By Matt Windman
“Mamma Mia!” was certainly not the first Broadway musical to recycle old pop hits into a cheesy story, but as of this moment, it is the profitable musical vehicle in the world (check the show’s website to witness just how many companies are currently touring internationally). As such, “Good Vibrations” represents an attempt to copy the “Mamma Mia!” formula, with Beach Boy songs in place of ABBA songs.
So, if “Good Vibrations” was directly modeled on “Mamma Mia!” which, even if not great theater is a bountiful supply of mindless fun, how come “Good Vibrations” failed? That could be summed up in two words: bad direction. More specifically, try these words: John Carrafa. The show as a whole comes off as an untamed mess (one to which a smarter director could have at least brought some style), and his choreography, however bouncy as it may be, is repetitive and uninspired. For example, in “Help Me Rhonda,” the entire cast forms a line and shakes their arms simultaneously in the air. Get it? No? Don’t worry.
John Carrafa gained fame on Broadway several years ago when he choreographed both “Urinetown the Musical” and the revival of “Into the Woods” in the same year. (He also gained Tony nominations for both, thereby canceling himself out of a deserved win for “Urinetown” to Rob Marshall for “Thoroughly Modern Millie.”)
Let’s recognize the fact that attempting to squeeze a vaguely coherent story out of pop songs (none of which were meant to tell a story) is an extremely unhealthy (though nevertheless commercially attractive) style of musical theater writing. In such a sense, the individual songs are more important than the plot and the characters. In the gaining popularity of the so-called jukebox musical, it is almost as if musical theater is moving backwards intellectually, before the Sondheim and Rodgers & Hammerstein revolutions, back to an age of songs complimented by utter nonsense and gags.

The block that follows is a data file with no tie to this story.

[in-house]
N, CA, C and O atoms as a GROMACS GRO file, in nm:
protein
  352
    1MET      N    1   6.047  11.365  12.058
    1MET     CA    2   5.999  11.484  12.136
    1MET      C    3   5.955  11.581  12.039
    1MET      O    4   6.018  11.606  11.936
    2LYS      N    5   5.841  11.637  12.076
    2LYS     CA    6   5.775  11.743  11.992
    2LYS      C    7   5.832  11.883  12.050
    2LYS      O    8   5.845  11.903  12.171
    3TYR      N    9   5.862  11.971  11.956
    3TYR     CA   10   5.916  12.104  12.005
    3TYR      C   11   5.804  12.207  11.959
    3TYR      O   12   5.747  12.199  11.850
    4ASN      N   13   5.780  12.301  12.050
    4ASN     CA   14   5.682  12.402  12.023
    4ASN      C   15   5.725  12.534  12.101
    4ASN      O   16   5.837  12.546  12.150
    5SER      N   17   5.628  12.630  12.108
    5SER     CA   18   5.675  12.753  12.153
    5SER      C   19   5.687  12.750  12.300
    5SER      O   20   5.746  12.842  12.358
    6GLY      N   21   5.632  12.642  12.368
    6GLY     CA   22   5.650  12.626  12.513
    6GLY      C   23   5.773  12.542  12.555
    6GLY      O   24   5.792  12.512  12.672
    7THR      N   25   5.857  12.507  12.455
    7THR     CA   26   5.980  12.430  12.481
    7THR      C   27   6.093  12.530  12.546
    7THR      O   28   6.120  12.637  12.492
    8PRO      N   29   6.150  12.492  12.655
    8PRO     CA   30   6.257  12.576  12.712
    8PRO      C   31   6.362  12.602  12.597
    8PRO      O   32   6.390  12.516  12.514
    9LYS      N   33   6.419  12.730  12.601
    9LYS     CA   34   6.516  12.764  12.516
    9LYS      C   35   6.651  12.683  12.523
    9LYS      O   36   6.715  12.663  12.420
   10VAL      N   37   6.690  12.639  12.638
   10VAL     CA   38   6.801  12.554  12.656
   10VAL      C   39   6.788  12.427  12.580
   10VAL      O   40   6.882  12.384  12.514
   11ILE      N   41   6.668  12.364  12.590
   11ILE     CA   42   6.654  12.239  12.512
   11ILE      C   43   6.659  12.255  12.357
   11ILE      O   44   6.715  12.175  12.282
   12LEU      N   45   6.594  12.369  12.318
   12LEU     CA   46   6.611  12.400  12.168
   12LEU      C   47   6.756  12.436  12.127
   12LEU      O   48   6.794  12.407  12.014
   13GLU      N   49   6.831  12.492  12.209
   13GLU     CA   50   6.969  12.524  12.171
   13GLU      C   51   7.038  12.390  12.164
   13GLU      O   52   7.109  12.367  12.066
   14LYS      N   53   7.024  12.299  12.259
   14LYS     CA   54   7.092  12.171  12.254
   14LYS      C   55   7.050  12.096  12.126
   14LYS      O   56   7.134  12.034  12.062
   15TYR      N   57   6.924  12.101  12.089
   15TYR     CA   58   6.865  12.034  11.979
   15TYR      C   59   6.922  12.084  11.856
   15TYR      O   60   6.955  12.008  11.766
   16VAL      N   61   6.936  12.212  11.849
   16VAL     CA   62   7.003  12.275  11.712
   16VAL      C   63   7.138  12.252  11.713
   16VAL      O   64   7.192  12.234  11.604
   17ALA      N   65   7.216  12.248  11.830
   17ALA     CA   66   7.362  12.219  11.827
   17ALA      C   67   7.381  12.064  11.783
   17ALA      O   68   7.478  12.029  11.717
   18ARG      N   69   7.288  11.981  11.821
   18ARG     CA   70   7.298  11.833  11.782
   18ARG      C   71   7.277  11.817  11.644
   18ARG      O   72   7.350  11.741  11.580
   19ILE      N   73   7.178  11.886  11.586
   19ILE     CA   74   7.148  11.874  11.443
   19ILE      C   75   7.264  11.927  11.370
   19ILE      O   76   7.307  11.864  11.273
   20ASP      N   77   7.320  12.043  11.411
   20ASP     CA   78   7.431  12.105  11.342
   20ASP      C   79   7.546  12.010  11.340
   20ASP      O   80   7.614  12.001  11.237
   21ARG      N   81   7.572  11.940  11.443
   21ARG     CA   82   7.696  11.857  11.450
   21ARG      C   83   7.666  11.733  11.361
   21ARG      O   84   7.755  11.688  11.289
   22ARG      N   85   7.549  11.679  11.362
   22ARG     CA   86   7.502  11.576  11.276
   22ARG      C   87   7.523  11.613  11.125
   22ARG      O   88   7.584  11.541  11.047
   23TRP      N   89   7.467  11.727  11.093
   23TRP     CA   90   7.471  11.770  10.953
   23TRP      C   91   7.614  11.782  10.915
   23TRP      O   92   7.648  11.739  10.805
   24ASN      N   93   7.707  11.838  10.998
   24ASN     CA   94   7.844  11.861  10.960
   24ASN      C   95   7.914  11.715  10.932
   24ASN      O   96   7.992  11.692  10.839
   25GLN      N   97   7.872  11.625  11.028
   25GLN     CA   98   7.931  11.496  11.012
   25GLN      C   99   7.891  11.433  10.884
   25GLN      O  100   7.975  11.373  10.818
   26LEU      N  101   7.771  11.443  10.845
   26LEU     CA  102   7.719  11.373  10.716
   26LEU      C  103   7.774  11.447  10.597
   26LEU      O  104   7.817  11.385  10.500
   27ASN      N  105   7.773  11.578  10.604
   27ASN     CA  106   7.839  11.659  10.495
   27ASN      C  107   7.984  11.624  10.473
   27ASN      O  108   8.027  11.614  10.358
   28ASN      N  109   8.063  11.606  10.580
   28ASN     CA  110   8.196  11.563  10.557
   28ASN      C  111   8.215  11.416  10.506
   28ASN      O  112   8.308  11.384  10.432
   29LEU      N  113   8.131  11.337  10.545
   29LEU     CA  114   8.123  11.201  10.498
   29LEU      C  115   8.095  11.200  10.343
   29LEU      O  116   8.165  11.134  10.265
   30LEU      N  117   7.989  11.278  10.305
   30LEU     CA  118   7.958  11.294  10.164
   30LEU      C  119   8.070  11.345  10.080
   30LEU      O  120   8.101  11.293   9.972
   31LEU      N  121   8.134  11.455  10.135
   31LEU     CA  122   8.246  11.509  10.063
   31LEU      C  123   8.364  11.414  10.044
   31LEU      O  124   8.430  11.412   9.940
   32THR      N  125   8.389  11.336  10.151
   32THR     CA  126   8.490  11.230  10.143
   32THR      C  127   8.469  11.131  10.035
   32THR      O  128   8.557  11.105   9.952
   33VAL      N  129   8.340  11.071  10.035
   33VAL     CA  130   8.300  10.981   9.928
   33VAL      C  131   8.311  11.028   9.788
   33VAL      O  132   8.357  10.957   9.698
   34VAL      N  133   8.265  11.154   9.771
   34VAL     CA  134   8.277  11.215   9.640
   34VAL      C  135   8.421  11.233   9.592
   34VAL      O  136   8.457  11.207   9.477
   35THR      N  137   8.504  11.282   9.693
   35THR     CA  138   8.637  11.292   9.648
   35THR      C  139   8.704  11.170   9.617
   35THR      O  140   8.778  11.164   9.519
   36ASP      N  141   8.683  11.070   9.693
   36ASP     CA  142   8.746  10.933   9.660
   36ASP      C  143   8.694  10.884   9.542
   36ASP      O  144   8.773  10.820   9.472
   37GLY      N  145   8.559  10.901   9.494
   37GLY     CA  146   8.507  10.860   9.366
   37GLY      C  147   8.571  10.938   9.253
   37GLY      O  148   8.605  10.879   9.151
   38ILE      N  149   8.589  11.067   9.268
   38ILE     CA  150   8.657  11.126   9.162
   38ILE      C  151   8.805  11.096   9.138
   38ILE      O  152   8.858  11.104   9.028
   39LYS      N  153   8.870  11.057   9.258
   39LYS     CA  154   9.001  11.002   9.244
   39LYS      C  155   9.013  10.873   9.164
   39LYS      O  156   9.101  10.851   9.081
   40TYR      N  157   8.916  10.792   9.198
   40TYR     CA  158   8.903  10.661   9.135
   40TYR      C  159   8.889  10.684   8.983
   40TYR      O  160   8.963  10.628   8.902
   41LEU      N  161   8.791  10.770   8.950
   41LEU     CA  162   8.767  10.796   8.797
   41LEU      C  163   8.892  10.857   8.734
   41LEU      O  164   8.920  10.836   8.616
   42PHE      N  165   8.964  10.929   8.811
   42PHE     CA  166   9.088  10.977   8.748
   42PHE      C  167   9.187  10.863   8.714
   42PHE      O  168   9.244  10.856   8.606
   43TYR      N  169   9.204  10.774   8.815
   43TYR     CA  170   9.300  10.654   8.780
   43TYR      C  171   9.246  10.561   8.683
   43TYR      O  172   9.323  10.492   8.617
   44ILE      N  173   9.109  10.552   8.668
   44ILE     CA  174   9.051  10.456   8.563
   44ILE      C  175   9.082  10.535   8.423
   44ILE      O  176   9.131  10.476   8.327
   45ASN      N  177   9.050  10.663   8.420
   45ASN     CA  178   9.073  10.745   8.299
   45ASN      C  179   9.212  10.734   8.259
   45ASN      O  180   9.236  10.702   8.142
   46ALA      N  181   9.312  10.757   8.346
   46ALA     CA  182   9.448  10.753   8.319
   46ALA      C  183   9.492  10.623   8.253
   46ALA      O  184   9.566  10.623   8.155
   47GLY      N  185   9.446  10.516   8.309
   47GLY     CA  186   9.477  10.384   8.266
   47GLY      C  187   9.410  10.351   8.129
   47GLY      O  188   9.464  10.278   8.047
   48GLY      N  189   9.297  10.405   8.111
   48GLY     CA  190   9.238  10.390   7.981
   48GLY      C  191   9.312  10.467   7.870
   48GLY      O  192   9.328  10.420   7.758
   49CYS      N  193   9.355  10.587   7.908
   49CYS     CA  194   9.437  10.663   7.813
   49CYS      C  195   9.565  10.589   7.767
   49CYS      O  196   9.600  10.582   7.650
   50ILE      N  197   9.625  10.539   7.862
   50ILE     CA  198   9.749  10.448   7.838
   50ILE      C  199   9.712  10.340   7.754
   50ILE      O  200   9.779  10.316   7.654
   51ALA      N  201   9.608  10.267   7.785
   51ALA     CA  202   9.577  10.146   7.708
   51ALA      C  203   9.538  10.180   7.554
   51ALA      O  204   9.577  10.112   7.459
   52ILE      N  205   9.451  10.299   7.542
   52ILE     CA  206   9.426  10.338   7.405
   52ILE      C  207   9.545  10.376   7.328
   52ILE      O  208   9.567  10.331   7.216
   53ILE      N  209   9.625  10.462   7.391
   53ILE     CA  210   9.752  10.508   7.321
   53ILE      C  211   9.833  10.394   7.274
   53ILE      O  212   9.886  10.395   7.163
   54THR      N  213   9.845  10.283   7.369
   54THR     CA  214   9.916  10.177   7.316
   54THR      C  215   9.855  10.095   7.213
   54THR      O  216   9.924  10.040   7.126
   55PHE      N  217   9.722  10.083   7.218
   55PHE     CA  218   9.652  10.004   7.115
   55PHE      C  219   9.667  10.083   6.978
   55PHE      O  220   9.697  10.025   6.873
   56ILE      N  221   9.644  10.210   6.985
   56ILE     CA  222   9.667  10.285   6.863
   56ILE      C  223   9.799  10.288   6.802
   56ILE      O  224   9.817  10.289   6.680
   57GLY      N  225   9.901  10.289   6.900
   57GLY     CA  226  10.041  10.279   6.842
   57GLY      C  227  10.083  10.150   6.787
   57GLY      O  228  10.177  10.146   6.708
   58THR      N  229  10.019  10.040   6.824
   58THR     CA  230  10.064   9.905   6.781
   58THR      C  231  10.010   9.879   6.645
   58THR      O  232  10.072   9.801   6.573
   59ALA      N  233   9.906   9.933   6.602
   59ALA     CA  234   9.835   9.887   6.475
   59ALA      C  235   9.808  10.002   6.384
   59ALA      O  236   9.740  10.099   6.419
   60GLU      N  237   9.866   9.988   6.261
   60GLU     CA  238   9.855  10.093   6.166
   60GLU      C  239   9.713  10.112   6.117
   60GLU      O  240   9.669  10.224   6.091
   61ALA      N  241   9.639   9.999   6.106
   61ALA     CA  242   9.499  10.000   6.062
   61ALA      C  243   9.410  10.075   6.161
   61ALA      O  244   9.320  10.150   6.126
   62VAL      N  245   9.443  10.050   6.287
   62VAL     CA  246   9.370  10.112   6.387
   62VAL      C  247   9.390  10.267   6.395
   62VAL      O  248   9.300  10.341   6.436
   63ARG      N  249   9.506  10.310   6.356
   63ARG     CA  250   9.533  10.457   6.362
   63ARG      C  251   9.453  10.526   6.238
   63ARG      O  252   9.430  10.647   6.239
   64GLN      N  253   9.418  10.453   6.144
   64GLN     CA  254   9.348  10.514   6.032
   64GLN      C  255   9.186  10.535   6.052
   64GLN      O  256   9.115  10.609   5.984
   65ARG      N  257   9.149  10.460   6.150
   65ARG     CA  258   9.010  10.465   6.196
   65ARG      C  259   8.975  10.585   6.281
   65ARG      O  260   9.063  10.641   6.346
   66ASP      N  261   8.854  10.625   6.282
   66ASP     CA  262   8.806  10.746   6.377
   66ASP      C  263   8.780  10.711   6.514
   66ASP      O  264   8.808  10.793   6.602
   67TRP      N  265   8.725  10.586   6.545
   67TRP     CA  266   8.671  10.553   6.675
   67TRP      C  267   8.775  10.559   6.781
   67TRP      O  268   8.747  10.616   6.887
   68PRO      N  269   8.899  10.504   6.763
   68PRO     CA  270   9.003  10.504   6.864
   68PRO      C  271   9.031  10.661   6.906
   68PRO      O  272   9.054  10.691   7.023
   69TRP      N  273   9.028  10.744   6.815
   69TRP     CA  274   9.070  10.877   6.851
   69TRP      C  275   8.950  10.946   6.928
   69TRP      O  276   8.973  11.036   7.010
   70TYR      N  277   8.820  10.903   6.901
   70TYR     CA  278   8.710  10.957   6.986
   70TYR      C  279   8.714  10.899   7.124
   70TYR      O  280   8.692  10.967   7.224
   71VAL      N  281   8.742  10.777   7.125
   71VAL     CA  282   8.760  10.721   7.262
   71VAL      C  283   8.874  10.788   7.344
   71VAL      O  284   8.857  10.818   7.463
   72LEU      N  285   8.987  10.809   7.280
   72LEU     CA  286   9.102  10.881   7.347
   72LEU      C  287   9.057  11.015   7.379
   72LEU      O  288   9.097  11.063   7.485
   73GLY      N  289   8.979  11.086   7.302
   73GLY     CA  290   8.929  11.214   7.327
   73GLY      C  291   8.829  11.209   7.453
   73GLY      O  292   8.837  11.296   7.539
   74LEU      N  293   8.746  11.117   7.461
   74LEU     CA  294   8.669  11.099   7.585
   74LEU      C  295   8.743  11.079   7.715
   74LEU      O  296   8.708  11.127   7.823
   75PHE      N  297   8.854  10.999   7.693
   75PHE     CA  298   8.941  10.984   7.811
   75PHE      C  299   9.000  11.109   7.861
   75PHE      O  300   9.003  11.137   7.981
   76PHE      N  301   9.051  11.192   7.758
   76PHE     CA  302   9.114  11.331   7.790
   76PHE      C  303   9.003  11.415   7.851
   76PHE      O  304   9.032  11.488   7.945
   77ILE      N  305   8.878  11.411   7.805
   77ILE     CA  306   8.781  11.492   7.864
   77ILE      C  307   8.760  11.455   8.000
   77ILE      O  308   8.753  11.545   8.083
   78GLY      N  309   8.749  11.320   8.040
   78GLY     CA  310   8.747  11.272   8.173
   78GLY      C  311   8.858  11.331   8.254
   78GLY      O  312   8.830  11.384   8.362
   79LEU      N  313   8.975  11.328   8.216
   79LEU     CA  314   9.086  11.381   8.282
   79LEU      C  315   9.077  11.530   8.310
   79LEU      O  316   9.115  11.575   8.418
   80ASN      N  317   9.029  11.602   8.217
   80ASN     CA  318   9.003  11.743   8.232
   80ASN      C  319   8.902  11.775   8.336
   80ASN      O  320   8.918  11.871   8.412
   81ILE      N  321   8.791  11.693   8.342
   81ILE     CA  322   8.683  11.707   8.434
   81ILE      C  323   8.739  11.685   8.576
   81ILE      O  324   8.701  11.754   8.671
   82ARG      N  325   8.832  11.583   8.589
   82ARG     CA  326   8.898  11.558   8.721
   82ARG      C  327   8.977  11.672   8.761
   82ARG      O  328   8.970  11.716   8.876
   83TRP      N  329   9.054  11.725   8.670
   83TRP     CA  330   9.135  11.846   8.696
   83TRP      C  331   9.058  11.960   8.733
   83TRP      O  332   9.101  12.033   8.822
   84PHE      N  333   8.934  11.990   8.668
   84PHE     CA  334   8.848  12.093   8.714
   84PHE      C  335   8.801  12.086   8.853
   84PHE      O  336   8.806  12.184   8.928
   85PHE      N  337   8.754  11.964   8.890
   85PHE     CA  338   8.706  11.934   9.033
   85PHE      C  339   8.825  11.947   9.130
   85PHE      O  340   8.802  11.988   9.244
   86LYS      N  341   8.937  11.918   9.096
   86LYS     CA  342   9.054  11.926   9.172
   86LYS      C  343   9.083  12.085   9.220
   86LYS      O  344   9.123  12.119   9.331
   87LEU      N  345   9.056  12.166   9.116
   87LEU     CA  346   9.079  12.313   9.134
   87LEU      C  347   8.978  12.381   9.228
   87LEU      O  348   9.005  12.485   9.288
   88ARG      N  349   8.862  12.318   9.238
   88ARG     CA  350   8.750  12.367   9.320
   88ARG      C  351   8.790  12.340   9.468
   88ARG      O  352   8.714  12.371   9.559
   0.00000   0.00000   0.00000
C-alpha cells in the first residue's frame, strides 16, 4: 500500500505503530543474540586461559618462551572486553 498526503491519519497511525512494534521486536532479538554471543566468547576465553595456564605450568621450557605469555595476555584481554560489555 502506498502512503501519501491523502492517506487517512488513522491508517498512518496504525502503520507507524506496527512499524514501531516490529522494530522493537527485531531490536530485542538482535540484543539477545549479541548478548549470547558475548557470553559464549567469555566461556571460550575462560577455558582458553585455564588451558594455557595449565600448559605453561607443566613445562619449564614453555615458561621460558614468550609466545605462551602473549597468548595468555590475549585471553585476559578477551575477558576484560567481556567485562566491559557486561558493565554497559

The show’s entire cast is made up of young twenty-something actors. According to Playbill feature article, Carrafa purposely cast actors with little to no Broadway stage experience because he wanted to highlight their youth and innocence.
In the first line of the show, actor David Larsen addresses the audience with the following: “Once upon a time, there was a land called California.” A moment later, the electric guitar play strikes up his strings, and the cast breaks out into “Fun, Fun, Fun,” the first Beach Boys standard of the evening. This number begins a process that will be repeated throughout the show, one where a song’s lyrics will have little or nothing to do with the play’s characters. For in terms of “Fun, Fun, Fun,” one cannot help but wonder – who is this girl that they are singing about? Where’s the T-Bird? Where’s her father? Are they somewhere in another musical?
Among the show’s three male protagonists, the one who sticks out is Tituss Burgess as Eddie. This is not so much because his character is better written than the others, but rather because his individual charms as a performer shine through the show’s shlock.
The same can be said about Kate Reinders as Caroline. In fact, the best moment of the show is Reinders’ exercise in joy in “Don’t Worry Baby,” in which her character dreams of being loved by Bobby, her longtime high school crush.
One must also mention the mess that is Heiti Ettinger’s set design. Act One takes place in a garage-like environment, representative of other industrial-style sets such as those used in “Rent” and ” Urinetown the Musical.” The band is also onstage, but for no apparent reason. Act Two takes place in front of a huge, ugly blue wave, which covers the entire back end of the stage. There are also sound problems. The band is loud, the microphones are blasting, and it’s often hard to understand what exactly the kids are singing. What results is pure, unadulterated cacophony.
The two pluses that “Good Vibrations” has going for it is the show’s attractive swimsuit clad cast and it’s treasure chest of Beach Boy songs. The Beach Boys’ songs, in and of themselves, are fun, smart pop songs. But rather than advance or bring new meaning to them, John Carrafa’s Broadway mis-production of “Good Vibrations” just brings shame to the Beach Boys legacy.
Eugene O’Neill Theatre
230 West 49th Street
Directed and choreographed by John Carrafa